Canon Australia suffered an after-tax loss of $3.3 million in its 2015 financial year (Jan-Dec), on sales of $679 million.
This compares to an after-tax profit of $7.8 million on sales of $658 million in 2014.
Canon paid income tax of of $1.9 million in 2015, whereas in 2014 is claimed a tax benefit of $6.6 million.
Over the past five years (2011-2015), Canon Australia has had sales of around $3.5 billion, with total profits after tax of just $45 million – less than bank deposit rates of return! But almost $13 million of after-tax profits over those five years have actually been tax benefits from the ATO. Canon Australia has contributed income tax, rather than received a tax benefit, in only two of those five years; in 2013 it paid $561,000 on a profit of $4.1 million and in 2015 paid $1.9 million on the loss of $3.3 million, accruing franking credits in the process.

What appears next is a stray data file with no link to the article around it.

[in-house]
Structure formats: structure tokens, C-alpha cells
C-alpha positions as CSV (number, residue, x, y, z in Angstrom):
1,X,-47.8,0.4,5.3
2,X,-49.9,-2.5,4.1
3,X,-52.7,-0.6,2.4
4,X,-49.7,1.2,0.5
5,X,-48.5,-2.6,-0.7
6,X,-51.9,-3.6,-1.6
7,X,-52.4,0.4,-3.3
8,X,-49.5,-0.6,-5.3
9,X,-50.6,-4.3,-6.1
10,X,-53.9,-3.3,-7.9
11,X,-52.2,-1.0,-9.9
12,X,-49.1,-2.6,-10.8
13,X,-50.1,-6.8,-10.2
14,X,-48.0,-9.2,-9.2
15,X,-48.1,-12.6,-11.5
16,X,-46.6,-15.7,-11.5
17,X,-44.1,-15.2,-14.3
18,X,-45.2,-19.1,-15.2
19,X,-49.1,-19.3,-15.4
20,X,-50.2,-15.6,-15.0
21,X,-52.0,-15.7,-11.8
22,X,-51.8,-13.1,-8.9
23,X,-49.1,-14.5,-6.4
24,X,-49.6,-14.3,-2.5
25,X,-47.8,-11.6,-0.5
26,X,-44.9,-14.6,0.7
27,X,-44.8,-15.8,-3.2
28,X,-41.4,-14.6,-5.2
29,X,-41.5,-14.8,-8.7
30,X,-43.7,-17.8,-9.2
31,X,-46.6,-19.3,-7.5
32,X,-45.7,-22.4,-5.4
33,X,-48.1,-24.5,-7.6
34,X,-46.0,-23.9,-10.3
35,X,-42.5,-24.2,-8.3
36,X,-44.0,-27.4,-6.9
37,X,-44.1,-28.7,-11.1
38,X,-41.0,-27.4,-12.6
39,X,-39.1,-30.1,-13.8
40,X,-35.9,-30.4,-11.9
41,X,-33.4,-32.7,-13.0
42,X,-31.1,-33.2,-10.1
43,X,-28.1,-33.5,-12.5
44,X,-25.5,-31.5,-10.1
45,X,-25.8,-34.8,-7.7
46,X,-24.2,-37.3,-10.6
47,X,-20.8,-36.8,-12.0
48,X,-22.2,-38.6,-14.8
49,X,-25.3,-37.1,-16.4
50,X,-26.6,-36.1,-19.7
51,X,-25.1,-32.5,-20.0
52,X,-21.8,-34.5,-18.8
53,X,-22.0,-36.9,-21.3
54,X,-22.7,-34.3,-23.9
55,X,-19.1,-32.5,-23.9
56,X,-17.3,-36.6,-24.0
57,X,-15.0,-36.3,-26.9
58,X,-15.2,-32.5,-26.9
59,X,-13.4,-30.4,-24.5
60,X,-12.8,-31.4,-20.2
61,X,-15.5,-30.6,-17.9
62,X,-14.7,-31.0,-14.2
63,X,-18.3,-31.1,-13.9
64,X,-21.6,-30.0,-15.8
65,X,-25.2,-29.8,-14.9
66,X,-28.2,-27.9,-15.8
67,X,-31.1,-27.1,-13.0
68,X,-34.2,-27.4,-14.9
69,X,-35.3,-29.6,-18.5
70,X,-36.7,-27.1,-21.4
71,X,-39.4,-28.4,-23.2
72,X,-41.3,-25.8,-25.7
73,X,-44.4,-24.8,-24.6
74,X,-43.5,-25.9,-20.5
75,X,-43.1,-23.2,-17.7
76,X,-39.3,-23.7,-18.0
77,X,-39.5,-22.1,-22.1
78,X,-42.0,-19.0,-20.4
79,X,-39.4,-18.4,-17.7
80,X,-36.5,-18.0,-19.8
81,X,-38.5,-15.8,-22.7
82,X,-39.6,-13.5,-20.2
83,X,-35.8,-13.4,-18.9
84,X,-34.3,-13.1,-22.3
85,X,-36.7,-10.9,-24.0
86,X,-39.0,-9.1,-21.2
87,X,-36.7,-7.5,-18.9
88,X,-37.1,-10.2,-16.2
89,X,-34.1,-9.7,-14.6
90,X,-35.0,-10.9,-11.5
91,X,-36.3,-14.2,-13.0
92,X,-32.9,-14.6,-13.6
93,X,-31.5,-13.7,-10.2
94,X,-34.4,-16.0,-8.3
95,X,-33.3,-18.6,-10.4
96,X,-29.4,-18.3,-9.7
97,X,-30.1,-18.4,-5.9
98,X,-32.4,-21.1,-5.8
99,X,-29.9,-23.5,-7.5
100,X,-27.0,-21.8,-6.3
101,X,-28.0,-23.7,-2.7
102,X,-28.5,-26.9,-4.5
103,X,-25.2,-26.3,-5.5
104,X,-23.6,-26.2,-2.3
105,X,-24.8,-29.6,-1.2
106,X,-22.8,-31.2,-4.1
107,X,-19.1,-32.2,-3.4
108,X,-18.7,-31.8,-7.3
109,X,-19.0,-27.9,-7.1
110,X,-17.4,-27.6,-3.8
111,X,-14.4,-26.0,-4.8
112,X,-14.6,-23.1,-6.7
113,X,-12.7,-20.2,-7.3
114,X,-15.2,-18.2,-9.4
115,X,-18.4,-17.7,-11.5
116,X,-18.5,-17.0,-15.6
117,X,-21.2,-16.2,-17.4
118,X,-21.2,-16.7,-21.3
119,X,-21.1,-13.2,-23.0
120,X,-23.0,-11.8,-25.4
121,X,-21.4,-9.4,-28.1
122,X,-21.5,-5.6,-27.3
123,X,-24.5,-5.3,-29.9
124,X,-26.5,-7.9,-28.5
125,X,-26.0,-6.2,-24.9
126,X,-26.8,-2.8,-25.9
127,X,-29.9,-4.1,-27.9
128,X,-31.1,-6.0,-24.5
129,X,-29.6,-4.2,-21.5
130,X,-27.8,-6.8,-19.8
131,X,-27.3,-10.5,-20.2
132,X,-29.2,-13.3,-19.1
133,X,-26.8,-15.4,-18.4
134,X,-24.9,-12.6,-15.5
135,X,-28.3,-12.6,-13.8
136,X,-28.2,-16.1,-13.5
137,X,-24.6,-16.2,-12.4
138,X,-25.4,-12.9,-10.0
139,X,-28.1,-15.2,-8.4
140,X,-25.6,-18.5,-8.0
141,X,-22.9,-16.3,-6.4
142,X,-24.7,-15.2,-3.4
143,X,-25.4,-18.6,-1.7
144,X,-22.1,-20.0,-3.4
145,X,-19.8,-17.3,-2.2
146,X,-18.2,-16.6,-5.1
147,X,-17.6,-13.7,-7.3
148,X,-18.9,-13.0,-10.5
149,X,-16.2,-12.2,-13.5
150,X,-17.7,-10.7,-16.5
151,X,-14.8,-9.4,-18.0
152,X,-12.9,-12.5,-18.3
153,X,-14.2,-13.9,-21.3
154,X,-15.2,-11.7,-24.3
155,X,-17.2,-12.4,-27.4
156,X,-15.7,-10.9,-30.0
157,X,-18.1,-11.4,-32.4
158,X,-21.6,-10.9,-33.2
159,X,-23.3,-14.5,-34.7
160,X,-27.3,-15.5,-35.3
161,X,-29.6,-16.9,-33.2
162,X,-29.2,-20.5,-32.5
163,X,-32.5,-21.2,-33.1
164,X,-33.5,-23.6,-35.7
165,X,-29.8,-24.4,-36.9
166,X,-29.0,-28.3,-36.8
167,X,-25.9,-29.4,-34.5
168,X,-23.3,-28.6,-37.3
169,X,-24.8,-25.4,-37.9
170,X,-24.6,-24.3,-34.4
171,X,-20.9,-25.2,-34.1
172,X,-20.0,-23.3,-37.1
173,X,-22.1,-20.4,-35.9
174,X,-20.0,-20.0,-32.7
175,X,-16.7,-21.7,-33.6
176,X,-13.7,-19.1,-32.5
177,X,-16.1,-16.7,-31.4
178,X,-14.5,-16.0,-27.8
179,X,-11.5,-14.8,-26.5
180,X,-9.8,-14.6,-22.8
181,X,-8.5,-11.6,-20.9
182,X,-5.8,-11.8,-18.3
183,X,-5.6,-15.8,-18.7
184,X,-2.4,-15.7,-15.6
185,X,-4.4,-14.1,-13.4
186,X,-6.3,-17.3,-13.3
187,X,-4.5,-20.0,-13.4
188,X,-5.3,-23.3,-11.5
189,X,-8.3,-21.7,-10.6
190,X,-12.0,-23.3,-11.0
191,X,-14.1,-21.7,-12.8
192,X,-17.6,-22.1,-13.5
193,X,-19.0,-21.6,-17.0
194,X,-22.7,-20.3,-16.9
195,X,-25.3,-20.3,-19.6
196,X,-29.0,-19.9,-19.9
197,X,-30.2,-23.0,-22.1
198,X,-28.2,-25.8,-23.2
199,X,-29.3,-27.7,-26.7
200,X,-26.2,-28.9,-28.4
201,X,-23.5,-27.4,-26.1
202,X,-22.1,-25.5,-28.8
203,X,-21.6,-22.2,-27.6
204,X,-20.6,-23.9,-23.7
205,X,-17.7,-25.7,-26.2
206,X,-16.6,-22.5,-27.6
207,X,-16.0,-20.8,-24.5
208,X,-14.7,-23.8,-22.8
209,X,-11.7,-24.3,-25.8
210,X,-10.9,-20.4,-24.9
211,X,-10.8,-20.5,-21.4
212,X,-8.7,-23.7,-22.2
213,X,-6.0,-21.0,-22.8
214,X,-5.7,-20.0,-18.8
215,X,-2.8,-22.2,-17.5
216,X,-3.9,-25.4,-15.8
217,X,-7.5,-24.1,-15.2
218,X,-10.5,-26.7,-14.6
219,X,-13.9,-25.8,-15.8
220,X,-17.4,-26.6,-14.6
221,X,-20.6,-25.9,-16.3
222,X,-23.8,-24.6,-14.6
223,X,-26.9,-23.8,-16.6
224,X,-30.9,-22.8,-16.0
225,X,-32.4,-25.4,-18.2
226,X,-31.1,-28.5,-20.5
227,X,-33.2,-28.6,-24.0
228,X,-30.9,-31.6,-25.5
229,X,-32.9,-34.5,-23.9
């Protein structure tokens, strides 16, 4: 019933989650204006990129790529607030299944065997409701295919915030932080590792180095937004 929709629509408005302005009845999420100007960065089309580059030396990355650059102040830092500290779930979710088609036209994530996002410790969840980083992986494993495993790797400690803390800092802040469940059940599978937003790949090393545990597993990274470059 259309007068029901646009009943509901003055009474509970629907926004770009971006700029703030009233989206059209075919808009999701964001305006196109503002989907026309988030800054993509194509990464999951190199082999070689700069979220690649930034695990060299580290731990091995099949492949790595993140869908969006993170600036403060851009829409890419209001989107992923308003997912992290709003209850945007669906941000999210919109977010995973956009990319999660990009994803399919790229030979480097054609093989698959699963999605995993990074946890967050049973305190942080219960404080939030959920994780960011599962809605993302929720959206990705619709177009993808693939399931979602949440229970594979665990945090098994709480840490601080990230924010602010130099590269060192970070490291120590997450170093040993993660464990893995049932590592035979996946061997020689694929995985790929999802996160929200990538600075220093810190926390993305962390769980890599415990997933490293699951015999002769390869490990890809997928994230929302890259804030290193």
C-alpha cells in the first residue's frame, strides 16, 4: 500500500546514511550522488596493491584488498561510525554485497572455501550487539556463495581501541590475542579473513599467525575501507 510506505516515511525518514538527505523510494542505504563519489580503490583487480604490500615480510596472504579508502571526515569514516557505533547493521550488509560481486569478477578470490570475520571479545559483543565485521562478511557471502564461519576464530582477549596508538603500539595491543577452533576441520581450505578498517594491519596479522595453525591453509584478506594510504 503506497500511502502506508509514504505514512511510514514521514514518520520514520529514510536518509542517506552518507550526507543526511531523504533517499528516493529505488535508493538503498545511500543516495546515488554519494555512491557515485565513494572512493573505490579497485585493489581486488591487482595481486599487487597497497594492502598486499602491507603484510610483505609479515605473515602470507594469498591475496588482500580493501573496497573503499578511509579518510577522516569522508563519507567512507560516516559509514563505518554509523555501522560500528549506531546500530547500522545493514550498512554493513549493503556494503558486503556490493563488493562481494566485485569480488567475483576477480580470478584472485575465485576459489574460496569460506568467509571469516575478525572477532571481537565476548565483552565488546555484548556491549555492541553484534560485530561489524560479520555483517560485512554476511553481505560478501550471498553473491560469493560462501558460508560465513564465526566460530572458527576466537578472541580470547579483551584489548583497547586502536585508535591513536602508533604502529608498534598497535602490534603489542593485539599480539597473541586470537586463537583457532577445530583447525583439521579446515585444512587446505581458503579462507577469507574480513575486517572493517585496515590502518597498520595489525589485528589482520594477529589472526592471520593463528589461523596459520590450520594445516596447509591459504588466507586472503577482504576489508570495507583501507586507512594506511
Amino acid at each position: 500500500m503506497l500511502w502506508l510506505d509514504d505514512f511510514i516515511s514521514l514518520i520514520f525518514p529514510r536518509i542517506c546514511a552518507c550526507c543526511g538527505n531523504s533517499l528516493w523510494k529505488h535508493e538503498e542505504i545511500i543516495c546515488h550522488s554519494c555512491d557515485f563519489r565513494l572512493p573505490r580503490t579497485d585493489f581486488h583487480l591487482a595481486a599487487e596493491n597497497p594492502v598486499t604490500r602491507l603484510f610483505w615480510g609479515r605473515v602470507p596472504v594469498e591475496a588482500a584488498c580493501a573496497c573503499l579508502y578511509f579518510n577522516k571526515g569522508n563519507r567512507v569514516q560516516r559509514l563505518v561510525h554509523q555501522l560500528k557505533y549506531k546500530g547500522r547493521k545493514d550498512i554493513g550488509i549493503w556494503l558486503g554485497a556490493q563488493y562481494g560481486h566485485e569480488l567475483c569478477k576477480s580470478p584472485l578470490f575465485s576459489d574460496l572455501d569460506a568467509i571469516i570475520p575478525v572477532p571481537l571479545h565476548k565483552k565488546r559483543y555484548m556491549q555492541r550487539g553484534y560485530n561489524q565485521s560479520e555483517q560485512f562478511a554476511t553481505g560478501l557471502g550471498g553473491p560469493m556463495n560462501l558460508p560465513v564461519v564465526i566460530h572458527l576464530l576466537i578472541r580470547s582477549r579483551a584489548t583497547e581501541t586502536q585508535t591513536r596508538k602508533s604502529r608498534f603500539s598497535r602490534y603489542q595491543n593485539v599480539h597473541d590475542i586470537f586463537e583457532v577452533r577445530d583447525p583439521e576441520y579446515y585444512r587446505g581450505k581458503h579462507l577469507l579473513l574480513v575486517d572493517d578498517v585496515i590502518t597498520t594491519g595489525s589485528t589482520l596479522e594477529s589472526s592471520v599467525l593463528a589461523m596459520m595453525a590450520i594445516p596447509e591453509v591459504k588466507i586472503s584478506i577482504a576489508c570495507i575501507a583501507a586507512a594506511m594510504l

As we have noted previously, the issue of tax minimisation doesn’t just impact the Australian Treasury now that Canon competes as an online retailer of photographic goods. Canon also operates at a retail level in photo printing services via its PhotoPico business, where it competes against other photo services businesses. Sun Studios competes against professional resellers.
Being able to minimise tax payments delivers Canon’s retail businesses an added advantage beyond sourcing its products at landed cost, economies of scale and the harvesting of Canon authorised retailers’ customer contact details. Most competing businesses, many of which are ‘mum and dad’ operations, would not have the accountancy resources to minimise company tax below the Australian rate of 30 cents in the dollar.